Images of America: African-American Life in Jacksonville, by Herman “Skip” Mason Jr., ISBN 0752408836

Five out of five stars

A look back at a thriving black community

 Some time ago, I read what seemed to be a bizarre comment on the days of segregation in the south. It quoted an elderly black person as lamenting the loss of the days of segregation. Yet, when reading the article, their point of view made sense. The person pointed out that in the days of segregation, blacks owned many of the local businesses, including the banks. Those banks catered primarily to local black people and so were flexible in their financing arrangements. In the years since segregation ended, so did the era of locally-owned banks. They were now branches of multi-state megabanks that had little to no thoughts of catering to local needs. Profits that used to stay local are now shipped away.

 This book contains a series of images with cations describing the African-American community in Jacksonville, Florida in the first half of the twentieth century. There are images of black men and women posed at their place of work or the businesses and buildings that they owned. The range of organizations is vast, from financial institutions, schools, to stores of all kinds, to places of worship and other forms of social congregation.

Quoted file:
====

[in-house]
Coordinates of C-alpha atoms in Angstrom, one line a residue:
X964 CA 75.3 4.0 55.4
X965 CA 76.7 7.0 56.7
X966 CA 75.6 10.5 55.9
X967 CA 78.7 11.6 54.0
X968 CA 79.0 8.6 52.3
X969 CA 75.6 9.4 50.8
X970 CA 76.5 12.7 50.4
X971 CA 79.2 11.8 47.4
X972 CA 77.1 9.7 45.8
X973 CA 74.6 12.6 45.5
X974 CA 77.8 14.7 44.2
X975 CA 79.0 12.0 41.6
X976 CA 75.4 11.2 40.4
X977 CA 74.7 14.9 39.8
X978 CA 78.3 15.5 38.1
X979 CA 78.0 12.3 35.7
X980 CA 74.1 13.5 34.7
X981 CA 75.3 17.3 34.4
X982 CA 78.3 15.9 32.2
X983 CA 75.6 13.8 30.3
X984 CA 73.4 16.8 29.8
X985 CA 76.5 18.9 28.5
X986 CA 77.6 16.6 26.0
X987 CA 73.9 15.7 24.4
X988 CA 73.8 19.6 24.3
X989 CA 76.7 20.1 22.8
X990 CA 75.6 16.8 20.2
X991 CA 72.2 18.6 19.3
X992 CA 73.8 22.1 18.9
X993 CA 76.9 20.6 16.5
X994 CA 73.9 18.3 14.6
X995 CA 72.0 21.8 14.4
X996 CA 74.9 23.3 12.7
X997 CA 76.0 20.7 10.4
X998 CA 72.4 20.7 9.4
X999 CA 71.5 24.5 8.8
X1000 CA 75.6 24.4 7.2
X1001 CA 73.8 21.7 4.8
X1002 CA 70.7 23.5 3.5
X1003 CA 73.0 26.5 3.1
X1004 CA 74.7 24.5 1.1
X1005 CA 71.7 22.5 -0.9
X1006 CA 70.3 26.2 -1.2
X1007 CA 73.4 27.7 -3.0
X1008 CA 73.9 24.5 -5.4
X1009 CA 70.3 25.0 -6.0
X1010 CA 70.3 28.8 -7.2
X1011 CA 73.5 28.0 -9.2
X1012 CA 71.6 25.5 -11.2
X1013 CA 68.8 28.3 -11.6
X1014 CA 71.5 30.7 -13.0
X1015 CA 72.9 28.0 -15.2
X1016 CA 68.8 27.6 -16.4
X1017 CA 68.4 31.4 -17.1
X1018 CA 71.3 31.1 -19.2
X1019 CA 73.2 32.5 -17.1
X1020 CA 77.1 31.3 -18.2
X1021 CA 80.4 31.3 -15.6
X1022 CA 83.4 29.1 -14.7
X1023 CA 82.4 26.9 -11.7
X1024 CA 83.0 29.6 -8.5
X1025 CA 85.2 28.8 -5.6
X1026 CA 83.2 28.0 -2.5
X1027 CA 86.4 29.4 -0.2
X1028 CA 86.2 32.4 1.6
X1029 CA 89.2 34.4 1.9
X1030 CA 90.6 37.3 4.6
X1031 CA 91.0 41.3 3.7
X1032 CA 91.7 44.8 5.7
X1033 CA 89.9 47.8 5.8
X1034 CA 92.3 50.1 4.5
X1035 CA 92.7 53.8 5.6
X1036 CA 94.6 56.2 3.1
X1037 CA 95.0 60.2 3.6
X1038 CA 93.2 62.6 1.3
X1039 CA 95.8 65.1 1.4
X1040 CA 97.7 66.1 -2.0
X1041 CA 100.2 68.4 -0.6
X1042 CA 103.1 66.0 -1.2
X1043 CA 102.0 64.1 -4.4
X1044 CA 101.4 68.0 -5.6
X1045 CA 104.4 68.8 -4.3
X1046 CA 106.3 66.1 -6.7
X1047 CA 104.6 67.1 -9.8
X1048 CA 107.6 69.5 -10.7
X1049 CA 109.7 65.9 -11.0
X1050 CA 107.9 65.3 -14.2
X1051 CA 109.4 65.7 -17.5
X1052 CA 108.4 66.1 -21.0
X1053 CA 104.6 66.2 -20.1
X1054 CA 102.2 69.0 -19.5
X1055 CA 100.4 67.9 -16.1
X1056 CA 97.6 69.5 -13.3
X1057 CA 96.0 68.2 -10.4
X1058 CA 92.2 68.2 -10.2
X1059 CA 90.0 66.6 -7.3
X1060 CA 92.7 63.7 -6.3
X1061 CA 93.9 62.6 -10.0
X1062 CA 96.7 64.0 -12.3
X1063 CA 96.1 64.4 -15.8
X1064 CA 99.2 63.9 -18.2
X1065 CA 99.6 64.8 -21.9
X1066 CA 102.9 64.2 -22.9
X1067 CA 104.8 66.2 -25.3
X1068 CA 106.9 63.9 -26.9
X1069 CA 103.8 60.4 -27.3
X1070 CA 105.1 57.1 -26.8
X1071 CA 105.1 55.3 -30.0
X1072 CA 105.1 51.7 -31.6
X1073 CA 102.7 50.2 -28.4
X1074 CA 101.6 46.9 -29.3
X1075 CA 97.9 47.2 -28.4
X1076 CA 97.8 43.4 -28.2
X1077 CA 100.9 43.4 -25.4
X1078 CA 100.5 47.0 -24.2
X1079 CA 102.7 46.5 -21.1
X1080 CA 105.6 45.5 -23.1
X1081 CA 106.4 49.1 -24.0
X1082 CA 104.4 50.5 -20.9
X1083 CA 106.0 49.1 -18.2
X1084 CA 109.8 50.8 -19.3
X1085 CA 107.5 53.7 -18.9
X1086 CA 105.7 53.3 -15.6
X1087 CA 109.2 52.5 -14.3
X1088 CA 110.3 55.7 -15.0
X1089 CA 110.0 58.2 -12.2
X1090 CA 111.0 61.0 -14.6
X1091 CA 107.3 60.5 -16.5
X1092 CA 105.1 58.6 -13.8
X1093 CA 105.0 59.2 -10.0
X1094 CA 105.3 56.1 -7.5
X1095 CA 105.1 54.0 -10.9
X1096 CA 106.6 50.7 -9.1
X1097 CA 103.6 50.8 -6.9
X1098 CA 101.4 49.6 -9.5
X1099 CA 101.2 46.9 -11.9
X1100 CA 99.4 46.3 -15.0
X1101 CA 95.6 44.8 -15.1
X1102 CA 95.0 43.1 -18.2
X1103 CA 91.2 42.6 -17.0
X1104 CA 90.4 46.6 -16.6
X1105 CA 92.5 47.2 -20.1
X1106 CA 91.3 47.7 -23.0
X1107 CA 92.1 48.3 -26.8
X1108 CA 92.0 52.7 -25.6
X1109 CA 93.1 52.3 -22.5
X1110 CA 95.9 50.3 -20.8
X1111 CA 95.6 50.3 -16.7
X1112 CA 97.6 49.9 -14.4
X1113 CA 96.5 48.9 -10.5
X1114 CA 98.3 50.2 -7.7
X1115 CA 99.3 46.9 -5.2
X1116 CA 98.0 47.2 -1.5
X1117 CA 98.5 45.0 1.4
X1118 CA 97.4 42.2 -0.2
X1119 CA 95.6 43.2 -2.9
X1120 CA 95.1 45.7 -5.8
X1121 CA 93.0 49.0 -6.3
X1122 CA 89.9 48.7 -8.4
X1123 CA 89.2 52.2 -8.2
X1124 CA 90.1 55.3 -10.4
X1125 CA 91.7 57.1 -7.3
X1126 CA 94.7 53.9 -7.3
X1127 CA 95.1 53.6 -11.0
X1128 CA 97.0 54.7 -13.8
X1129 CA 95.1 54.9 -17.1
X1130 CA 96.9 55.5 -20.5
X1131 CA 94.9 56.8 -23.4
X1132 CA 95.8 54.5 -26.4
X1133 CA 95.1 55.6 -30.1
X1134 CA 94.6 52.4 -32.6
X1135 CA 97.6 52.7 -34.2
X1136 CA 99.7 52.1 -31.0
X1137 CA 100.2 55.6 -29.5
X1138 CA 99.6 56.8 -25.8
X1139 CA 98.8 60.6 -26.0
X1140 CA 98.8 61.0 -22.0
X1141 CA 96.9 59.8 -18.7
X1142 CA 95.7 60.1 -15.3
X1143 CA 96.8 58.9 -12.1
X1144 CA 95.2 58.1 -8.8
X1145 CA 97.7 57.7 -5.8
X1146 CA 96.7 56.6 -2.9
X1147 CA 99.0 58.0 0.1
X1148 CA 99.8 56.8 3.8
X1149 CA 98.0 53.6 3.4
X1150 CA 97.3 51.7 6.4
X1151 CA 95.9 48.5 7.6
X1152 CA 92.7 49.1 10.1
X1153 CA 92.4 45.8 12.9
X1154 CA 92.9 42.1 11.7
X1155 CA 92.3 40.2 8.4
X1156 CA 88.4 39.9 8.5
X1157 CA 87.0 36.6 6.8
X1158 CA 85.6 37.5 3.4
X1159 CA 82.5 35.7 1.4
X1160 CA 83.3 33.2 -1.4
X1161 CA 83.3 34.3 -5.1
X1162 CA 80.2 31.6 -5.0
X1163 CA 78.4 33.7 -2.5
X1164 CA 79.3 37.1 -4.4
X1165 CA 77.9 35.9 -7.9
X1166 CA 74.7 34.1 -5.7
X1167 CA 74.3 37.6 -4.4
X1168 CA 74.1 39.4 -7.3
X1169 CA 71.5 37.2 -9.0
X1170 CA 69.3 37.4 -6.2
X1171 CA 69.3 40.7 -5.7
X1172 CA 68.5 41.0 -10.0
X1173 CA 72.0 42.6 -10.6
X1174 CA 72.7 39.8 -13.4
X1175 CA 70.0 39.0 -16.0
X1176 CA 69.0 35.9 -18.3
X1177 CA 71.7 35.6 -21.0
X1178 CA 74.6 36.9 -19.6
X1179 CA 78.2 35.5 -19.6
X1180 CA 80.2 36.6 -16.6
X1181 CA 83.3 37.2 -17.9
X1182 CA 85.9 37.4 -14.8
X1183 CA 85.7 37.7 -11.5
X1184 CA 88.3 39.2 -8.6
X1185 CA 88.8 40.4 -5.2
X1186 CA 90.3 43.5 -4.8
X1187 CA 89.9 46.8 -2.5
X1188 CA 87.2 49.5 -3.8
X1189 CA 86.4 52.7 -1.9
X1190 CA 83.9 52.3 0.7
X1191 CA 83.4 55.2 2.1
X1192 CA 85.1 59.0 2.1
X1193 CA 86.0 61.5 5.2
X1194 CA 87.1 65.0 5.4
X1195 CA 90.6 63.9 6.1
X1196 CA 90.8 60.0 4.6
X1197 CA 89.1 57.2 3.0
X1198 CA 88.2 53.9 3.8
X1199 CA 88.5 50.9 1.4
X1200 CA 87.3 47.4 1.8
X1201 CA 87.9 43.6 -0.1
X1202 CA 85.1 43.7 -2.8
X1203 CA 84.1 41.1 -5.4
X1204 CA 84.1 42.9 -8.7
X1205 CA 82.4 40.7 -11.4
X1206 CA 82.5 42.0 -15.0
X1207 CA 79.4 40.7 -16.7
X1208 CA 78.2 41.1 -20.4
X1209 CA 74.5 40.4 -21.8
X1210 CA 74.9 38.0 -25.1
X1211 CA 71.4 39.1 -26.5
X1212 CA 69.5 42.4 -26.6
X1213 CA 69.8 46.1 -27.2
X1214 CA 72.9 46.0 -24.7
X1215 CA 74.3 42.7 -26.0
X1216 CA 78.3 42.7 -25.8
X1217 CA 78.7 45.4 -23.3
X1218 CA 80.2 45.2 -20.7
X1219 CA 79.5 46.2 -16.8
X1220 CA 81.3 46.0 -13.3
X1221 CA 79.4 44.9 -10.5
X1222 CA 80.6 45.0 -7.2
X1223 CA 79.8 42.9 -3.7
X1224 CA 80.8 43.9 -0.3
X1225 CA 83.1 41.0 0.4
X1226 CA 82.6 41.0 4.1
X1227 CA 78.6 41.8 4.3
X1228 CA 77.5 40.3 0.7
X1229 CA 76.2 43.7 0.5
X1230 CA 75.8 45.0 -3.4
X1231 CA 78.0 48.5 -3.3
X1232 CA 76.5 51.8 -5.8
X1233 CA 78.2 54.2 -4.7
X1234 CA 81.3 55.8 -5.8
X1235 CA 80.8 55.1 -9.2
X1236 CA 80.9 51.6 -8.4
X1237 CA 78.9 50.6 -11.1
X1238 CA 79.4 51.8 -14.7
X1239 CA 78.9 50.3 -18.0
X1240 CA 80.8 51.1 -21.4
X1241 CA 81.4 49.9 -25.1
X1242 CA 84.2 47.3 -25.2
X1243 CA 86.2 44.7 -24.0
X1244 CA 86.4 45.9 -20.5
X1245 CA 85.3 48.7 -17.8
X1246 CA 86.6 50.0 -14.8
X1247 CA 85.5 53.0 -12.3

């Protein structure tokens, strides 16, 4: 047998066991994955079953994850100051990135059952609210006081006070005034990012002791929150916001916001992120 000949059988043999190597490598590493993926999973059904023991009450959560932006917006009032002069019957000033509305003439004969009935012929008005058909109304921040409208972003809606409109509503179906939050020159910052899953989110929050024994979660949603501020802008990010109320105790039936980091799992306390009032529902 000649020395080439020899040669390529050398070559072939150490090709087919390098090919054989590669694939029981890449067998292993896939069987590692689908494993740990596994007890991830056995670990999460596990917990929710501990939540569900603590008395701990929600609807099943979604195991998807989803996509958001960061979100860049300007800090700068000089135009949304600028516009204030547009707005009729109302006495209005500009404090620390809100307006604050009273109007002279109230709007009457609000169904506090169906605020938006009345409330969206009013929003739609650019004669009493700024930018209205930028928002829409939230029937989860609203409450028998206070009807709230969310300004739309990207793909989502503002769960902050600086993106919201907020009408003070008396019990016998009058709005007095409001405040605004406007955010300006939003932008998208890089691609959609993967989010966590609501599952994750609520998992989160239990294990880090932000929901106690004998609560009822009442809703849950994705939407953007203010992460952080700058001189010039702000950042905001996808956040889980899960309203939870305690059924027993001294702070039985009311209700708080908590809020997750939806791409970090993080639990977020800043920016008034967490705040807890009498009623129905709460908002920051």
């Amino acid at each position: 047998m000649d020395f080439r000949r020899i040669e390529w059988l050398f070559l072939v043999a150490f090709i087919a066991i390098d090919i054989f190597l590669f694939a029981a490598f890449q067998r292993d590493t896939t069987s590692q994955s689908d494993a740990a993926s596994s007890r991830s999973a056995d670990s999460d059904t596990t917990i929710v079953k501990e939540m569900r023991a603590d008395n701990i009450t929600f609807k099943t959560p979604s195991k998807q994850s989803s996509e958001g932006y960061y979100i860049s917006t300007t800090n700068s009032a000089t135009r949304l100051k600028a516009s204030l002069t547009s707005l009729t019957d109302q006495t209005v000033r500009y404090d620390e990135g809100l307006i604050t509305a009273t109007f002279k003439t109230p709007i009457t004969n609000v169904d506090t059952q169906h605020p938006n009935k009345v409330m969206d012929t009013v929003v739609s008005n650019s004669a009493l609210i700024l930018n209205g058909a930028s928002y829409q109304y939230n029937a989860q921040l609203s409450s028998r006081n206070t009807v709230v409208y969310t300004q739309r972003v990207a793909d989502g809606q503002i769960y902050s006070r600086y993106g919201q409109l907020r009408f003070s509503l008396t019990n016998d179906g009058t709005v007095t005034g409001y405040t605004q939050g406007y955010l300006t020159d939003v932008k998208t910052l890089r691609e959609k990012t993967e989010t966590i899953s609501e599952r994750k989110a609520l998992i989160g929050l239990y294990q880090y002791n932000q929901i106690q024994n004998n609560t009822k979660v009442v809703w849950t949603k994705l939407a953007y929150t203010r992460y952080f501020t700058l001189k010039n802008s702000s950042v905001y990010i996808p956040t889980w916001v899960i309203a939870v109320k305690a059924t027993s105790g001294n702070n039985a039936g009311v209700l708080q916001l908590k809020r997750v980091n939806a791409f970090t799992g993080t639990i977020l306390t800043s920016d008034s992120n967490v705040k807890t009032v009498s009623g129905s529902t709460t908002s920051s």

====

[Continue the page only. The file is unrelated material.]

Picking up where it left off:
It is a reminder that despite the downward pressure that segregation placed on black people at the time, there were areas where they were very successful, both financially and in the creation of a close knit community.

Saturday, March 26, 2022

Review of "Identity Crisis," graphic novel by Brad Meltzer et. al.

 Review of

Identity Crisis, graphic novel by Brad Meltzer et. al. ISBN 1401204589

Five out of five stars

Tough graphic novel featuring hard crimes

 Although it has been mentioned many times that the reason the superheroes have secret identities is so that their families will be safe from their enemies, that plot device has rarely been used. In this case, it is used to venture into territory rarely covered in the comic genre.

 Ralph Dibny is also known as the Elongated Man, and he is fairly unique in that he does not wear a mask or have a secret identity. Therefore, his wife Sue is also known to the world at large. When Sue is murdered under mysterious circumstances, the first list of likely suspects is populated by some of the powerful villains that Dibny has battled in the past.